Treated cells (3 × 106) were harvested by cell scraping, washed once in cold PBS and lysed in 300 μl of lysis buffer (50 mM Tris pH = 8.0, 150 mM NaCl, 0.1% SDS, 1% NP40) containing one tablet of Protease Inhibitor Cocktail (Roche Applied Sciences; #11836153001)/10 mls. Lysates were subjected to sonication for 6 sec, then clarified by microcentrifugation at 13,000 rpm for 30 min at 4°C. Protein concentrations were determined using Bio-Rad Protein Assay dye concentrate (Bio-Rad Laboratories, Inc.; #500-0006). Equal quantities of protein lysate (40 µg/lane) were electrophoresed on 12.5% SDS-PAGE gels, then transferred to nitrocellulose filters. Filters were blocked for 1 h at room temperature with 5% fat-free milk prepared in TBST (10 mM Tris pH = 8.0, 150 mM NaCl, 0.1% Tween 20), rinsed once in TBST and incubated overnight at 4°C with primary antibodies in 5% fat-free milk prepared in TBST. After rinsing three times in TBST, filters were incubated with secondary antibodies for 1 h at room temperature in TBST containing 1% fat-free milk. Filters were then rinsed again in TBST and developed using Western Lightning Chemiluminescence Reagent Plus (Perkin-Elmer Life Science; #NEL 102001EA).
siRNAs targeting p53 and p21 RNAs, as well as the nonspecific control siRNA, were obtained from Santa Cruz Biotechnology, Inc. (#sc-29437, #sc-44214 and # sc-37007, respectively). siRNAs for knocking down E6/E7 (5′-GUAUGGAACAACAUUAGAA-3′) were synthesized by Ambion, Inc. For transfection of the siRNAs, 0.3 × 106 UM-SCC-47, 0.35 × 106 UPCI:SCC090, or 0.4 × 106 of UD-SCC-2 were plated into 60-mm plates and allowed to grow for 24 h. The cells were then individually transfected with 100 nM of siRNA using Lipofectamine 2000 (Invitrogen; #11668-019), as previously described.66 Twenty-four h after transfection the cells were subjected to treatment with vehicle or bortezomib.
Cell viabilities were determined by trypan blue exclusion assays. For determination of bortezomib IC50 values, cells were first plated in triplicate into 96-well plates (3,000 cells/well for UM-SCC-1 and UM-SCC-47; 4,000 cells/well for 1483 and UPCI:SCC090; 6,000 cells/well for UM-SCC-22A and UD-SCC-2), so that the cells were roughly 40~50% confluent. After overnight recovery, cells were treated with varying concentrations of bortezomib for 48 h. Floating cells were then combined with cells detached from the plate by trypsinization, then treated with trypan blue. A minimum of 200 cells were counted for each data point, and IC50 values were calculated using GraphPad Prism software (GraphPad Software, Inc.). Activation of apoptosis signaling was assessed by Annexin V/propidium iodide (PI) staining using FITC Annexin V Apoptosis Detection kits (BD PharMingen; #556547). Floating cells were combined with cells detached by trypsinization, then subjected to microcentrifugation, washing in cold PBS and resuspension in Annexin V/PI binding buffer. The cells were then stained according to the manufacturer’s instructions. The stained cells were analyzed by flow cytometry using a BD Accuri C6 flow cytometer (BD Biosciences).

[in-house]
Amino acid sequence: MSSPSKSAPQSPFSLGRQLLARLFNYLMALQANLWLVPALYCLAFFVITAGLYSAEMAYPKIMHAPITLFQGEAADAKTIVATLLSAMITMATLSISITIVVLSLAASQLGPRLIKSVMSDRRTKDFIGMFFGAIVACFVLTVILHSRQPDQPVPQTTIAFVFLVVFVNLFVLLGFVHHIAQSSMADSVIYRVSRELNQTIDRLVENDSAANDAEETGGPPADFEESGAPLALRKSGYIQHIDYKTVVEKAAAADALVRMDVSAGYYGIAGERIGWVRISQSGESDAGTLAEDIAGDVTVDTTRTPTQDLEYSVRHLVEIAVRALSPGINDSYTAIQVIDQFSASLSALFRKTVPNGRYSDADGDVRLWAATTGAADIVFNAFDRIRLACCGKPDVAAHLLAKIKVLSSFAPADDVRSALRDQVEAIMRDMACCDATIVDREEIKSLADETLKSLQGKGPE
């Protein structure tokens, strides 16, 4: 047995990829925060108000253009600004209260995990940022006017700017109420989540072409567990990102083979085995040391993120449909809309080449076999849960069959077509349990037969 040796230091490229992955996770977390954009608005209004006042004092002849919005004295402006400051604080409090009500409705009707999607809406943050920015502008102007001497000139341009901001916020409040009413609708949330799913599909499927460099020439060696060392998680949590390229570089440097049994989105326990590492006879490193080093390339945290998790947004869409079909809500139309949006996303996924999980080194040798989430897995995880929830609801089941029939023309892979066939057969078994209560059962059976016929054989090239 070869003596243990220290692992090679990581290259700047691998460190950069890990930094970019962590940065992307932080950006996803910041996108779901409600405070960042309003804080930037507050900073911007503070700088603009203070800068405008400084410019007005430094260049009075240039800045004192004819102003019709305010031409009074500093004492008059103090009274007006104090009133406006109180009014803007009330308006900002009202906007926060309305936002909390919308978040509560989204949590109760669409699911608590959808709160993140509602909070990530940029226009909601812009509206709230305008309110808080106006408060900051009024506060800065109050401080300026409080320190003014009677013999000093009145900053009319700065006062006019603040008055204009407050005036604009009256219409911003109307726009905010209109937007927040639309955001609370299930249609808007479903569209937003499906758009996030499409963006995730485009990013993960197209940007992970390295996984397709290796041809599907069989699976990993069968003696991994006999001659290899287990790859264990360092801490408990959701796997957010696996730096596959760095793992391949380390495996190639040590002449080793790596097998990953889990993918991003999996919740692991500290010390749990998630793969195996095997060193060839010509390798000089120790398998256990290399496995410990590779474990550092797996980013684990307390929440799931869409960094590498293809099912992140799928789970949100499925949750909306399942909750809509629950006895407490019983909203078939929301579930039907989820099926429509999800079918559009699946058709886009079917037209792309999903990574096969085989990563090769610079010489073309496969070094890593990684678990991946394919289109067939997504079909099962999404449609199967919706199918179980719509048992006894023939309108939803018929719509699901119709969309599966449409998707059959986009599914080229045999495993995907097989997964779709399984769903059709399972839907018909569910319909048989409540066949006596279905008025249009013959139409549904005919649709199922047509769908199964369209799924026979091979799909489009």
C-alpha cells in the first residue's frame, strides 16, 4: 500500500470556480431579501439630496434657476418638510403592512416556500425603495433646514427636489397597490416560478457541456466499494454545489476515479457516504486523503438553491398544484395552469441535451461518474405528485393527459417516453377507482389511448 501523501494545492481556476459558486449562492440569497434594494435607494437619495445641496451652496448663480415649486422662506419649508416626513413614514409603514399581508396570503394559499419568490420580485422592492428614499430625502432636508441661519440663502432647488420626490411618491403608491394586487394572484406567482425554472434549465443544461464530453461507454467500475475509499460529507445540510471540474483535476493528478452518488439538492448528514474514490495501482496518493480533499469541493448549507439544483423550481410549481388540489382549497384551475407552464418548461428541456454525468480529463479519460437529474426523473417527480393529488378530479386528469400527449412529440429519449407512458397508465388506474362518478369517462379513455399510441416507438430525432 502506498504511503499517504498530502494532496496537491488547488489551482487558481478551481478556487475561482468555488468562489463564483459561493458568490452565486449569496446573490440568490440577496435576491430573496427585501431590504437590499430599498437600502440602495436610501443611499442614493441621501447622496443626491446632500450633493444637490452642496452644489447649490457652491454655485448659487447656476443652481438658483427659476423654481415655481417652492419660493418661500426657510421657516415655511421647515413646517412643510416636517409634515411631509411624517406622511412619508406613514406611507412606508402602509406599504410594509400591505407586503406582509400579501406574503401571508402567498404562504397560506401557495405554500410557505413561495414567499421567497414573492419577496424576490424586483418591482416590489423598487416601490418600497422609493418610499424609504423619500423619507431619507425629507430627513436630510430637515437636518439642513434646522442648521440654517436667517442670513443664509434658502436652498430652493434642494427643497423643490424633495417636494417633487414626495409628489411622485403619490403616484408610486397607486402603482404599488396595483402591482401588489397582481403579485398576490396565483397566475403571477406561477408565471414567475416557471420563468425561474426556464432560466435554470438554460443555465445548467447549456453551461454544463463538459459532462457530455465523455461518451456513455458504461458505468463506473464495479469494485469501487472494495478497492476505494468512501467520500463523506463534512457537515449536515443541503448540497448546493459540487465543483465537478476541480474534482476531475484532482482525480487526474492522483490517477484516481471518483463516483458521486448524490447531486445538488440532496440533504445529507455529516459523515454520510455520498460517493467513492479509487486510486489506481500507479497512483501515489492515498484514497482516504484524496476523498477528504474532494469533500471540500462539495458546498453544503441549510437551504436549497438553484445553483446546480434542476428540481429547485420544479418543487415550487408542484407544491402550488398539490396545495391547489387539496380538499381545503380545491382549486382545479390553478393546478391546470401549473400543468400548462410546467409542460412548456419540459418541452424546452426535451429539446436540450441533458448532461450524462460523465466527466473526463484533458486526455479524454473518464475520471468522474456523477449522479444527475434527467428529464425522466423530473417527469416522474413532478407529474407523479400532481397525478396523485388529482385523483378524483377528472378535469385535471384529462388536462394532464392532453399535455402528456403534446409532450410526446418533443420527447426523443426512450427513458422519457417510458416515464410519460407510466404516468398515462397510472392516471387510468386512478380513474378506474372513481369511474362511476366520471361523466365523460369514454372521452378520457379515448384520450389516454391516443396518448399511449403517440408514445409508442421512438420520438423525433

Cells were plated into 6-well plates (0.2 × 106/well for UM-SCC-47 and UM-SCC-1; 0.3 × 106/well for UPCI:SCC090, UM-SCC-22A and 1483; 0.5 × 106/well for UD-SCC-2), allowed to recover overnight, then treated for 48 h. Following treatment, floating cells were combined with attached cells, then subjected to centrifugation at 3,000 rpm for 5 min at 4°C. The cell pellets were washed with cold PBS, then fixed for a minimum of 1 h with 70% ethanol at 4°C. The fixed cells were washed with AnnexinV/PI binding buffer, stained with PI (10 µg/ml) and analyzed by flow cytometry.
Data was analyzed using SigmaStat software (Jandel Scientific Software). For comparisons of two groups we applied Student’s t-test. For comparions of multiple groups we used one-way ANOVA followed by Student’s Newman-Keul’s tests. p values < 0.05 were considered statistically significant.
We thank Drs Robert L. Ferris, Jennifer R. Grandis and Yan Zang for valuable discussions and for providing reagents. This work was supported by NIH grants R01 CA137260 and P50 CA097190. This project also used UPCI shared resources supported in part by P30CA047904.
No potential conflicts of interest were disclosed.
Previously published online: www.landesbioscience.com/journals/cc/article/23882